Nope. Probably won't happen either.
Yeah, unfortunately, those of us with Mac households can't use one of the most basic and pragmatic features of the PDM. This is a frustrating way in which Insulet lags behind contemporary technology. I sure do wish Apple would do some pro bono design and development work for the OmniPod community. Can you imagine a touchscreen PDM?
Dexcom doesn't work on Macs as well. It isn't a matter of simply making a program with these companies. They apparently need FDA approval. As a result they chose the dominant OS, but I think they neglected to consider that the people who can afford pumps and CGMs are more affluent and more likely to own a Mac. Still, we can do the dual boot thing, or buy a refurb Windows machine.
Steering this away from the pointless mac vs. pc debate, I just want to point out a flaw in your reasoning. Windows has a market share just under 92% compared to OSX market share of around 7%. Even if just 10% of windows users are, "affluent," as you say, that's still a larger total quantity of people than all OSX users.
My guess is that these companies have considered this and still determined it would not be worth the time/effort/money to develop for OSX and go through the FDA approval process.
Note, I'm also ignoring your rather elitist assertion that only affluent people can afford pumps.
Yeah, it makes total sense to cater to the much larger market share. I understand that. And I certainly agree we need to be careful about making assumptions. I use a Mac and a pump and hardly make a living wage as a teacher. All budgets, ultimately, are about prioritization, and smart planning can help folks who have a lot less enjoy some benefits.
Note, also, that announcing you're ignoring something isn't quite ignoring...Just throwing that out there.
By more likely to own a mac, I mean more likely than they would in the general population. I'd put it at 20-30%. Not the majority, but significant enough that a port was/is justified. The Wintel numbers also include some pretty old versions. XP is a few weeks short of 12 years old.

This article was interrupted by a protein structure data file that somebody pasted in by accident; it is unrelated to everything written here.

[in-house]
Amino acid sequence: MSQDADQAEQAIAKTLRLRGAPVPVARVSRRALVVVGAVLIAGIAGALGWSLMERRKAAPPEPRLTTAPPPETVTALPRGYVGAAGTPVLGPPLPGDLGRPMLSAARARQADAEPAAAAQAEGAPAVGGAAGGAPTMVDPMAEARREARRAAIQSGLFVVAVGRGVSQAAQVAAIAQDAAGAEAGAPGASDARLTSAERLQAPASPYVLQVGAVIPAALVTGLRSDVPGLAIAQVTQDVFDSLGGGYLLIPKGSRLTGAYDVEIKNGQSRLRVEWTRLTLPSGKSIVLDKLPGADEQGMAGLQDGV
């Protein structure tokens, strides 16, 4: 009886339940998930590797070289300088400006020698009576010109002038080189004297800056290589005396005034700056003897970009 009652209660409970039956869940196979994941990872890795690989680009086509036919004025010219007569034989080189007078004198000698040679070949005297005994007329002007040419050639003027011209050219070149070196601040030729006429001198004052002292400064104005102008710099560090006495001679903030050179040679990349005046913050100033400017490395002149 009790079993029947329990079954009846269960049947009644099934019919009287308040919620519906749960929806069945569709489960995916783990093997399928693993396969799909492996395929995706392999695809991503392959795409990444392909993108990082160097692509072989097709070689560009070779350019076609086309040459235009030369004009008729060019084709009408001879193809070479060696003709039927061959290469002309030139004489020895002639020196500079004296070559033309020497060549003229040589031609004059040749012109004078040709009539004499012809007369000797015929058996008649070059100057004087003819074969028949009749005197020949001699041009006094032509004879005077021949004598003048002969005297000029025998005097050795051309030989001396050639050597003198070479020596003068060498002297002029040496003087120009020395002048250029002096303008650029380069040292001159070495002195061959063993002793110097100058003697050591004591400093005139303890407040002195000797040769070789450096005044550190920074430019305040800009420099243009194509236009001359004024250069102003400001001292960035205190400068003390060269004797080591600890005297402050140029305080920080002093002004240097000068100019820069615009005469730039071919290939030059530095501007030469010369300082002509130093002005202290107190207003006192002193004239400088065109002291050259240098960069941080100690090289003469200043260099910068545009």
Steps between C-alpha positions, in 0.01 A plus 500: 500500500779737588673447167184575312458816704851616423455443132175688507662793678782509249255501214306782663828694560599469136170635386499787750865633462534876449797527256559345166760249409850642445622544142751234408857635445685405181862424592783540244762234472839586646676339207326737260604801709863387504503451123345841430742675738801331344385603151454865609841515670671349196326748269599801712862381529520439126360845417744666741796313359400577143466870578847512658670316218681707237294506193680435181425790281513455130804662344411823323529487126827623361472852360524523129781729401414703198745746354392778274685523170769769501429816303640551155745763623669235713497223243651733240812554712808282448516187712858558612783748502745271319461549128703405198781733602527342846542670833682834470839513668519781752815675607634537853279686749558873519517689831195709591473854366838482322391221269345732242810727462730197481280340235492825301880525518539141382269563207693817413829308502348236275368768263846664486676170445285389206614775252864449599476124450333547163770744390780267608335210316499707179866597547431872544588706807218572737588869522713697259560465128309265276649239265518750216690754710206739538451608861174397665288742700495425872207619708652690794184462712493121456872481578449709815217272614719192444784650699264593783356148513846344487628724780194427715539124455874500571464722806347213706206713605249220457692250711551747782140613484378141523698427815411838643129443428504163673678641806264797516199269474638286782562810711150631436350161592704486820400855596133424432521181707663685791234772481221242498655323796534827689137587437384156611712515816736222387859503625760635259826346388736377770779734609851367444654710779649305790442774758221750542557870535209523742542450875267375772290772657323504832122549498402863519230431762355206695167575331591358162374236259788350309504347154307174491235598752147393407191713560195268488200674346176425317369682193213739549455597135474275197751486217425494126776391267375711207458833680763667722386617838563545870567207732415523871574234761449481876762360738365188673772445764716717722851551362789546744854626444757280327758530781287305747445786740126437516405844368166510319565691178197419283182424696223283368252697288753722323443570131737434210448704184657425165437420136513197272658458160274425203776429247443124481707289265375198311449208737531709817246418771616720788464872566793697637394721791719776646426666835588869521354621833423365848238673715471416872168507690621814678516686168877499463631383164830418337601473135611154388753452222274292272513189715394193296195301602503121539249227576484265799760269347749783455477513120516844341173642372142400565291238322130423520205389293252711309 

No. Not at present and probably never.
The iPad is not set up to allow this sort of thing; it doesn't allow connection of USB devices other than flash drives and the like with pictures/movies on them. In principle there's no reason why this should not work to read the actual data, but in practice Insulet seem to have managed to make this unnecessarily difficult because it seems that the data can't be accessed like a picture/movie.
It's probably more likely to happen on an Android device.
I wouldn't say an Android device has more chance than an iPad. Bottom line is tablets like these are consumption devices, and not fully considered or intended for true "input/output" style computing. The only real common "input" on the majority of them is only a microphone and camera.
The issue is the USB protocol the PDM uses. However I've just done the tests again and I find that if I plug my PDM into my Windows 8 computer (which does not have any of the Abott or Insulet software installed) the PDM does generate a data file, so maybe the problems are not as insurmountable as I thought. If the aim is only to download the data it can, apparently, be done without the special USB protocol, and this would work on an iPad.
I was misremembering what happens - it seems that the Abbott software generates the XML files. The PDM generates a file in a proprietary format which might not be too difficult to reverse engineer.
There are diabetic log programs/apps out there, running on pretty much every operating system. A simple public domain converter would allow them to use the data from the Omnipod to populate the log and that would satisfy 90% of our requirements.